The show airs frequently so people, from psychics to well-wishers, have reached out from all over the world. But they don’t all have good intentions; someone reached out to his mother in an extortion attempt.

“You’ll end up vetting them, and nothing ever comes out of them,” Tyler VanZandt said.

Five months after his brother disappeared, Tyler VanZandt moved to Redondo Beach to help with the search. And now, the family is in the early and difficult stages of declaring Mike VanZandt legally dead.

“It will end up opening a lot of wounds,” he said.

Roth has “been raising these kids without the benefit of their dad, and that has its impacts, obviously, emotionally, but also financially,” Tyler VanZandt said.

Roth said a few years back, when they first believed that Mike VanZandt was probably not going to return, they found out the family could petition the courts to declare him deceased after five years of him being missing. She said the process could take six-to-eight months.

“Now that it’s actually here and we’ve started the process to have him declared deceased,” she said, “it’s just mind-blowing.”

‘I miss you everyday’

Five years ago, after his brother’s disappearance, Tyler VanZandt passed out flyers.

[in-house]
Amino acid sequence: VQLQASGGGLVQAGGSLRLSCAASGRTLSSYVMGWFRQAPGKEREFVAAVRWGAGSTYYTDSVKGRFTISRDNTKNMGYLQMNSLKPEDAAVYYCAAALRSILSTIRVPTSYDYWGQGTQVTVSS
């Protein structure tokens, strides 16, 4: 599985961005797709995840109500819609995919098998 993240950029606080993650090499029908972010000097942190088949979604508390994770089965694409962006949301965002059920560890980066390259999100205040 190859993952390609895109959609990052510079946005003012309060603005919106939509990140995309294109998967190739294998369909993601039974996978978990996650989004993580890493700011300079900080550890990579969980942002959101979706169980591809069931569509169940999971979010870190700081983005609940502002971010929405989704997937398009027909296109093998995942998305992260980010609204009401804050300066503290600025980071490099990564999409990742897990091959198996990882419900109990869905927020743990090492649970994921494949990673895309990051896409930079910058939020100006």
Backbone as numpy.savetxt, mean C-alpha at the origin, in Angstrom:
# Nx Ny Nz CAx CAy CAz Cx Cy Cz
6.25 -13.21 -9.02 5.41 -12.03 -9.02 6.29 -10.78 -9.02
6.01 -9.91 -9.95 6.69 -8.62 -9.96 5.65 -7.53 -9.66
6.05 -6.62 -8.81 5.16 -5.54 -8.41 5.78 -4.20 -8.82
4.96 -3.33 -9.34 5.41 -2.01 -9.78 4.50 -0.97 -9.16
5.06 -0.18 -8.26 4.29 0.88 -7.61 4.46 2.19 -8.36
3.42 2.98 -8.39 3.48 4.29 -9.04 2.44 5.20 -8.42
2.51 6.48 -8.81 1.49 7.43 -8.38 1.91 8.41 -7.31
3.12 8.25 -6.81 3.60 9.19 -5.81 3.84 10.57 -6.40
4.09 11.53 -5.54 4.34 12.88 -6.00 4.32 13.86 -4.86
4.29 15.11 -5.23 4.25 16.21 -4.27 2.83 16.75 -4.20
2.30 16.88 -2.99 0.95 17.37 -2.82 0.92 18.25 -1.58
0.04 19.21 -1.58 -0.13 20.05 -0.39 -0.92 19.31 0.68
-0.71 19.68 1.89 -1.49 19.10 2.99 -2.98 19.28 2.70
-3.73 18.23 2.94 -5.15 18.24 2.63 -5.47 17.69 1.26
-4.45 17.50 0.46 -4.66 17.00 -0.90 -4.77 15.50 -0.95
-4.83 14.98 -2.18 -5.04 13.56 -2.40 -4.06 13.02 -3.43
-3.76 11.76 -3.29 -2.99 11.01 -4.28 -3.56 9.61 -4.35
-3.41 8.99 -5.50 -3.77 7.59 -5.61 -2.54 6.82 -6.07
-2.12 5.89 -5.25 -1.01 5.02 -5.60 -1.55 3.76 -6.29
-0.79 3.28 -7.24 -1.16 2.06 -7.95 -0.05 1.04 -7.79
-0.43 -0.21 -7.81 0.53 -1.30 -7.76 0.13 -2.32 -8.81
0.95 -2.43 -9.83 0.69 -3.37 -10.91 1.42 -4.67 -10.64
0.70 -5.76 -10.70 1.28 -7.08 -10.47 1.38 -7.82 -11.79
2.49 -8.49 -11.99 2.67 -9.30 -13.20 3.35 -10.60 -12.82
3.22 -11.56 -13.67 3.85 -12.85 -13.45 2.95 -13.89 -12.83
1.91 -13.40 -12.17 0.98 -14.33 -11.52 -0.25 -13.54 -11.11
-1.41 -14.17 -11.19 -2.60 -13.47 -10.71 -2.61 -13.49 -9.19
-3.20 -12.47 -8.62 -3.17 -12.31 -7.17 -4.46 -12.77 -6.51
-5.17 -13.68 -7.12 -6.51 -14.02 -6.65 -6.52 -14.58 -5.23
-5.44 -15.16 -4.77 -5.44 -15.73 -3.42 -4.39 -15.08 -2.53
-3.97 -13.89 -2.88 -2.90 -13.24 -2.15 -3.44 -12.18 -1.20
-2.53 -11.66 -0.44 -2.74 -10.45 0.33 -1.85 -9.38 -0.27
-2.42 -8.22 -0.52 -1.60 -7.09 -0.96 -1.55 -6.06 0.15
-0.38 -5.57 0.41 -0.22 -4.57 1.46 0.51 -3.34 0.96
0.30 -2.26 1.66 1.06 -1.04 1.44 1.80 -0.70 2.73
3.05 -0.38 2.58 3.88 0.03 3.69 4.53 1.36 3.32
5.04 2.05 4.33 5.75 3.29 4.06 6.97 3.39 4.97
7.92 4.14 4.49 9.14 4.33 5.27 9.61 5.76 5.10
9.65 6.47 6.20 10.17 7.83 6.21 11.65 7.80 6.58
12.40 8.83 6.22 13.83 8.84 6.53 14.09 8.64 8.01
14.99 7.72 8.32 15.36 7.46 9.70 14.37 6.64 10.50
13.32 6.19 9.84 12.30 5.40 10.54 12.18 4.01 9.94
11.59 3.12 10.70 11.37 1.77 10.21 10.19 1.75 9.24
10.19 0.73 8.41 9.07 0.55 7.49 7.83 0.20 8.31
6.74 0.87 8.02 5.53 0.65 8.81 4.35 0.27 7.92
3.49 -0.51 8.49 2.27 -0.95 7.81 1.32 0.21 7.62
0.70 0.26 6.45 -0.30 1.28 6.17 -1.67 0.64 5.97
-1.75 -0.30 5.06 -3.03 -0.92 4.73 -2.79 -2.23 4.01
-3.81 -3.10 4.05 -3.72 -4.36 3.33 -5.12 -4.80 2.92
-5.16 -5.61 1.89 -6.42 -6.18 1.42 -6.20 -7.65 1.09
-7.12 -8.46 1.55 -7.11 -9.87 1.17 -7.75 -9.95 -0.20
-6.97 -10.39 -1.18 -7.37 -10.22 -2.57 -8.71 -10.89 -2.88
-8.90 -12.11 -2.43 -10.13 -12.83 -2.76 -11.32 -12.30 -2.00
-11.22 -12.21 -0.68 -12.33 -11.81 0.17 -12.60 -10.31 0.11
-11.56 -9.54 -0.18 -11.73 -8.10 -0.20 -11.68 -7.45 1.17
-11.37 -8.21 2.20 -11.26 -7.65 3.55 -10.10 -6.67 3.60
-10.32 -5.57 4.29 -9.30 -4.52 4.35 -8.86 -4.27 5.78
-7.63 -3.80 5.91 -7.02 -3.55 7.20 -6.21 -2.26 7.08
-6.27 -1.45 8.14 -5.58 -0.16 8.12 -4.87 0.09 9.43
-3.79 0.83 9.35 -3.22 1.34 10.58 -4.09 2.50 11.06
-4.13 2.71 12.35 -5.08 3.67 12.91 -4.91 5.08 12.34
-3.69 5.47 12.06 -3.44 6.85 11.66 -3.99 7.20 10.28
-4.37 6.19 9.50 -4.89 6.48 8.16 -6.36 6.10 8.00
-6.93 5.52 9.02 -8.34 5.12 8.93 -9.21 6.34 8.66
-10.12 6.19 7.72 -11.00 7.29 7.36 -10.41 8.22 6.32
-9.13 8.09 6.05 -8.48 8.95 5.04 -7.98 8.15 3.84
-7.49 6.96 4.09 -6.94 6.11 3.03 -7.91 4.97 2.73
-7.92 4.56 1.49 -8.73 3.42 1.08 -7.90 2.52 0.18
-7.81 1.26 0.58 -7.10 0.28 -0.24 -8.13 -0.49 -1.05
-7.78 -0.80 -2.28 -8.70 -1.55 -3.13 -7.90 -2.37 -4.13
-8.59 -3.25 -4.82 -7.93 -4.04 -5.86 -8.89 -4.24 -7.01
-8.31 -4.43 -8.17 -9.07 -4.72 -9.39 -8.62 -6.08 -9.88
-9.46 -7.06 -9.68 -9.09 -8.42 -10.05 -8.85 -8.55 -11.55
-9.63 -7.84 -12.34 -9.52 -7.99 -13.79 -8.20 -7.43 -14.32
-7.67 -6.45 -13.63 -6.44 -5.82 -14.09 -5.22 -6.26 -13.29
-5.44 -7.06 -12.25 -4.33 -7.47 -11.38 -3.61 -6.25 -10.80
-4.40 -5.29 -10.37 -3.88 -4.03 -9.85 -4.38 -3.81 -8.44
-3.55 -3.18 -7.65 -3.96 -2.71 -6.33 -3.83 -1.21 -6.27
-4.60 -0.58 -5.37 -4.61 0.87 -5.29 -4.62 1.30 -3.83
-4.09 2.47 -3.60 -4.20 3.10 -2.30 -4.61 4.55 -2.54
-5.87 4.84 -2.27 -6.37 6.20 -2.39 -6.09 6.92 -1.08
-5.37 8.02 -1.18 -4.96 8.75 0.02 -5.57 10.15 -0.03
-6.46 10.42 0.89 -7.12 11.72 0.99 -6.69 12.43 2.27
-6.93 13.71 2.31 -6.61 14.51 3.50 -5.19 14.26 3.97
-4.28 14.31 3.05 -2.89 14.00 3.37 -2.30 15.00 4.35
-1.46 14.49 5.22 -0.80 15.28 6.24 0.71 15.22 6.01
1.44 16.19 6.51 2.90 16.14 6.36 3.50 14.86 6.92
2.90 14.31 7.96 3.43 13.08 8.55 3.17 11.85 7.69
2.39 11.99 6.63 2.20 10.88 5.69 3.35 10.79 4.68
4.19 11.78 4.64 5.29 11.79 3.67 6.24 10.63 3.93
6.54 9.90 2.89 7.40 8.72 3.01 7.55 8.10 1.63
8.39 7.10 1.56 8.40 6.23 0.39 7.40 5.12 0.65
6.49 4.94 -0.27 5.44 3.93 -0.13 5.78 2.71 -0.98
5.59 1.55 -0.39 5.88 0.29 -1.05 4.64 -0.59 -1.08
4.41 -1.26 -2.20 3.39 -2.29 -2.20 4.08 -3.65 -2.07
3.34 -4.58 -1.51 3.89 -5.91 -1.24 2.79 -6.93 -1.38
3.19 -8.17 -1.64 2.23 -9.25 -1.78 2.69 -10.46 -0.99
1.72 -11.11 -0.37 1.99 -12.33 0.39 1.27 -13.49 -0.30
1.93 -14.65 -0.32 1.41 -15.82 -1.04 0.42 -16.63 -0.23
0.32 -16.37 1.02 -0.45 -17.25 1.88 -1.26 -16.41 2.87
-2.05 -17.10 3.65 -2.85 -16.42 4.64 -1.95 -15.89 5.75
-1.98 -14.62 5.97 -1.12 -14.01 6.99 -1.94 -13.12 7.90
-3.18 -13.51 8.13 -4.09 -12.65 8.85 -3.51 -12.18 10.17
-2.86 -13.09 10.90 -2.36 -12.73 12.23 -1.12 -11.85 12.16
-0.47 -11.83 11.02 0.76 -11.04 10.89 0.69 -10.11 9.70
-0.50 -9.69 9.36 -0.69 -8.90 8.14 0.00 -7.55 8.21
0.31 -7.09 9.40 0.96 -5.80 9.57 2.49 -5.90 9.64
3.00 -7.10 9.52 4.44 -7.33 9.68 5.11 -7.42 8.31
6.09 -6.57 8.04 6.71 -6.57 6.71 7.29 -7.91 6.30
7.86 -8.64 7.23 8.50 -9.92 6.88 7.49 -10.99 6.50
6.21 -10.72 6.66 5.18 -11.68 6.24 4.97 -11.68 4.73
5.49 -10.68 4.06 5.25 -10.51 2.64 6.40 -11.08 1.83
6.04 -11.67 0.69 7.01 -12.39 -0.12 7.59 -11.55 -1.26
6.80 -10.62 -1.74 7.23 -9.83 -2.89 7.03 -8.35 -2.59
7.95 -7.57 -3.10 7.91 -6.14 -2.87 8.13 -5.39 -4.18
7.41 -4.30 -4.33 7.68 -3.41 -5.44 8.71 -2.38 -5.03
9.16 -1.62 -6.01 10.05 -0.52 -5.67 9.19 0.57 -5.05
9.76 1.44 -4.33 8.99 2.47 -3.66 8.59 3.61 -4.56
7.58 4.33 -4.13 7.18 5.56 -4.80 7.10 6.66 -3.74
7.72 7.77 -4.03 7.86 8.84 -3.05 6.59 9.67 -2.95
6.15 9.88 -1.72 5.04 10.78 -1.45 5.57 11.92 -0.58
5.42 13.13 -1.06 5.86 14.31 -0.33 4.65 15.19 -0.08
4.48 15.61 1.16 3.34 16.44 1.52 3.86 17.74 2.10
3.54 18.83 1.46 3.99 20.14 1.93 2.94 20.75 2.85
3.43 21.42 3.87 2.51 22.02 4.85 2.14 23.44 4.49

“People assume that the person on the flyer is always involved in something,” he said. “So there’s this presumption that only people that are involved in bad things go missing. So part of what we have had to do is dispel that in this case.”

Tyler VanZandt feels his brother’s story resonates with people because they recognize that he was a “regular guy” and good person who was adventurous, kind, curious, inquisitive and loved his children.

In a Facebook post Friday, Tyler VanZandt said the last thing he and his brother said to each other was “I love you” while FaceTiming.

“I know in my heart there couldn’t have been anything better to say,” he wrote, “but if I knew that would have been the last time I would have said it 100 more times.

“I miss you every day,” he added, “and hope, as I do every year, that I am someone you would have been proud of.”

More information can be found on the “Find Mike VanZandt” Facebook page.

Contact Lisa Jacobs lisa.jacobs@TBRnews.com or follow her on Twitter @lisaannjacobs.